We don’t stop playing because we grow old; we grow old because we stop playing.
George Bernard Shaw
Increasing numbers of older people perform regular physical activity that ranges from recreational walking and swimming or lawn bowls, to vigorous and/or competitive activity. The Veterans or Masters sports movements have grown rapidly and now provide competition at local, national, and international levels for an increasing number of older athletes. Variability in health and functional status among those of a similar age makes defining “older” by chronology difficult.
The American College of Sports Medicine and the American Heart Association use 65+ or 50–64 with clinically significant chronic conditions and/or functional limitation to define the “older” person.1
While the cut-off point is relatively arbitrary, a prominent characteristic of relevance to older people and exercise is functional limitation. Physical limitations often prevent older people from engaging in vigorous high-intensity aerobic training.1, 2 Health benefits are apparent with less intense forms of exercise and virtually all older adults are recommended to be physically active.2
successful aging with the evidence for the considerable physiological and psychological benefits of exercise in the older person
how to minimize certain risks associated with exercise for older people
the potential interactions between medications commonly used by the elderly and exercise.
Exercise program prescription for older people is discussed in Chapter 60.
Physical activity benefits all body organs as well as the psyche.3–6 Observational studies suggest that exercise and physical activity levels may have an important role in successful aging.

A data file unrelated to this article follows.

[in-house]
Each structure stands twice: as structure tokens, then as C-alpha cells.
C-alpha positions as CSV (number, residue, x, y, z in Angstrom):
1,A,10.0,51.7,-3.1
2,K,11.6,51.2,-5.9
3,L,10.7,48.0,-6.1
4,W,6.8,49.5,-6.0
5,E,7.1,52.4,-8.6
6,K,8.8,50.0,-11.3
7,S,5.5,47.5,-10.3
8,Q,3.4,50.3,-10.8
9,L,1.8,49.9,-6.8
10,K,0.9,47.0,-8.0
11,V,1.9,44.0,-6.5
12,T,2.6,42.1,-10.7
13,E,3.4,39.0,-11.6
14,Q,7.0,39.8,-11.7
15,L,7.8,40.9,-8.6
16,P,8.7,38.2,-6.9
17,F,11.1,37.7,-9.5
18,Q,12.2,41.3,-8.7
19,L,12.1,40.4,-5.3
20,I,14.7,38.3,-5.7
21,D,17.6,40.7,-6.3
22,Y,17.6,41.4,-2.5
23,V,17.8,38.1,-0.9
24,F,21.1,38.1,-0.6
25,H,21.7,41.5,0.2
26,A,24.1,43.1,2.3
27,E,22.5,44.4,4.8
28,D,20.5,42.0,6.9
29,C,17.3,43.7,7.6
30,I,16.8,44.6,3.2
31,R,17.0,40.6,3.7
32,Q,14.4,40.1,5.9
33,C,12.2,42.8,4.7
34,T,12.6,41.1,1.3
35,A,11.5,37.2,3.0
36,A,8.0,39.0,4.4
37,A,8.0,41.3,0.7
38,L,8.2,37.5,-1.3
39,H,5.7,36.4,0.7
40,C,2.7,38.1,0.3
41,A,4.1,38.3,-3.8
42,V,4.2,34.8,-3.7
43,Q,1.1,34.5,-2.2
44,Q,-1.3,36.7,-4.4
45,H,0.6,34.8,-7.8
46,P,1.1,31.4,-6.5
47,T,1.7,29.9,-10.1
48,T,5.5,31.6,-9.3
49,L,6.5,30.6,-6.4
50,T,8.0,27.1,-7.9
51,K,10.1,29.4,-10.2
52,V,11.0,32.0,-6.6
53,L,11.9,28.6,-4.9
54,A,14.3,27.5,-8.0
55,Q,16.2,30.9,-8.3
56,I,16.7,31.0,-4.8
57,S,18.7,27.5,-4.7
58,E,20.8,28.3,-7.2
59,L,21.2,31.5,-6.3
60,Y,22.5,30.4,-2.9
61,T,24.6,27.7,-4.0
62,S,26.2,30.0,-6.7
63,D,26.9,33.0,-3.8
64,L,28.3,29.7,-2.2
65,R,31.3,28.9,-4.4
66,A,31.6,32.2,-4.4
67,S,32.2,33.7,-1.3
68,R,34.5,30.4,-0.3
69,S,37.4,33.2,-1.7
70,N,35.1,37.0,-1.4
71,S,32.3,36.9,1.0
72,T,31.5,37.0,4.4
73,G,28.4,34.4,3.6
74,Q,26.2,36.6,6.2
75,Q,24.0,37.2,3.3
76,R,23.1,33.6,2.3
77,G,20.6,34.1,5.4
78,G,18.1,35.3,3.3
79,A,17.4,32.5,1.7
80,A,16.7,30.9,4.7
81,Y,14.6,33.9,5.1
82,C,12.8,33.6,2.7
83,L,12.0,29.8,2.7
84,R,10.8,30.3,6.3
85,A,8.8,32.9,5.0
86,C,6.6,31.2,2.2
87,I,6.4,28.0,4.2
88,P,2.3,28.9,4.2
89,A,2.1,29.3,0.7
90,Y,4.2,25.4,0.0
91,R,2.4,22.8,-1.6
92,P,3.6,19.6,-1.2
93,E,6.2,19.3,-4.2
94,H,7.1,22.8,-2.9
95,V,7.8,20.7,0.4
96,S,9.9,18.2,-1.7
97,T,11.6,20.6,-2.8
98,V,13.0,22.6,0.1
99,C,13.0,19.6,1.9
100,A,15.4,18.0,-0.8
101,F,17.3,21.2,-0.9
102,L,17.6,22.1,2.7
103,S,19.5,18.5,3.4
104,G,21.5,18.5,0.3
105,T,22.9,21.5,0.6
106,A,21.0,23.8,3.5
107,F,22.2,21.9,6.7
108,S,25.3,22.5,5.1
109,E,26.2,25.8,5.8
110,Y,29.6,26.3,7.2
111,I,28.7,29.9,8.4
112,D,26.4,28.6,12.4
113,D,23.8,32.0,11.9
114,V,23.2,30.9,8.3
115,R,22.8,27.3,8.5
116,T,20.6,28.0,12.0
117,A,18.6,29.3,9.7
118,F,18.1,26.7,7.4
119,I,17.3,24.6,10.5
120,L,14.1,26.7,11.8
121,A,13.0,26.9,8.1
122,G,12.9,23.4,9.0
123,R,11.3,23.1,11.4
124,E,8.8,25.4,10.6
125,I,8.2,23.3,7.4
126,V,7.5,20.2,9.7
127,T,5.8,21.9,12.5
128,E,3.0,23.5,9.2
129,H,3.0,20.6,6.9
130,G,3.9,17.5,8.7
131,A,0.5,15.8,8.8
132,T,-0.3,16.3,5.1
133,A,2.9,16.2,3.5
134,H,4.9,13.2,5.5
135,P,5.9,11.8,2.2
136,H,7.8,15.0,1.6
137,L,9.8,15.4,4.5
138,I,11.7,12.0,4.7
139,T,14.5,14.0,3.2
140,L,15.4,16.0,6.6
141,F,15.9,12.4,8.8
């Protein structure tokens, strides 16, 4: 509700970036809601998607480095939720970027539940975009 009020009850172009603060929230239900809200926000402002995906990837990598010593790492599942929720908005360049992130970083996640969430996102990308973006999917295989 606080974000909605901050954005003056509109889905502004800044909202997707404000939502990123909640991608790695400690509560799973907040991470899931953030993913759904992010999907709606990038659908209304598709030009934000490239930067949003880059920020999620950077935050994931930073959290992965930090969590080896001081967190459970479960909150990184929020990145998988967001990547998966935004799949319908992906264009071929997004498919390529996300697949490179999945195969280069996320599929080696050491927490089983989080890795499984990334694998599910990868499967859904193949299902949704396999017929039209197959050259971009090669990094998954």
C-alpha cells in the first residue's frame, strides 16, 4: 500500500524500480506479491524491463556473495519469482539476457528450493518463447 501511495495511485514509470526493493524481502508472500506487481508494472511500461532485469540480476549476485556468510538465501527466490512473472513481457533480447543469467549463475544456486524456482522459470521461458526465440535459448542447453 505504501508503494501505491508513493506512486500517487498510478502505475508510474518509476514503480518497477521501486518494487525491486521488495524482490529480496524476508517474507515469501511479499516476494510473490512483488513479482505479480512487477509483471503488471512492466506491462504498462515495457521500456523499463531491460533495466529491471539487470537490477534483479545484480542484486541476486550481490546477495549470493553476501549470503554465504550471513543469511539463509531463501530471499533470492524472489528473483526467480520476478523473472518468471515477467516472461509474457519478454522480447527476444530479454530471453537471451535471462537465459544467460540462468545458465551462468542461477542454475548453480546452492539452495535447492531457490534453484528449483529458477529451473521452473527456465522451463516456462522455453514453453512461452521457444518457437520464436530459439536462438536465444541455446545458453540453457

Definitions of “successful aging” vary among studies. Elements include longevity, as well as survival free of chronic disease, impaired physical and cognitive functioning, and incident disability.7–9
Midlife physical activity levels are inversely associated with survival and overall health status into old age.8, 9 Other important health outcomes that impact on independence in old age (such as functional status and disability) are also linked with physical activity.10–13
Among older adults at risk for disability, exercise interventions improve physical performance and measures of mobility disability,14 and benefits are sustained beyond the intervention period.15 These findings raise the possibility that exercise even at moderate levels (in particular, avoiding sedentary behavior) may prevent or delay disability and improve survival into older age. Achieving meaningful health benefits for older adults may require a less intense exercise stimulus compared with the general population.12
The cardiovascular system
The most dramatic benefits of exercise are on the cardiovascular system.16, 17 Exercise interventions in older people with coronary heart disease are associated with decreased morbidity, mortality, and symptoms, and reduced cardiac rehospitalizations....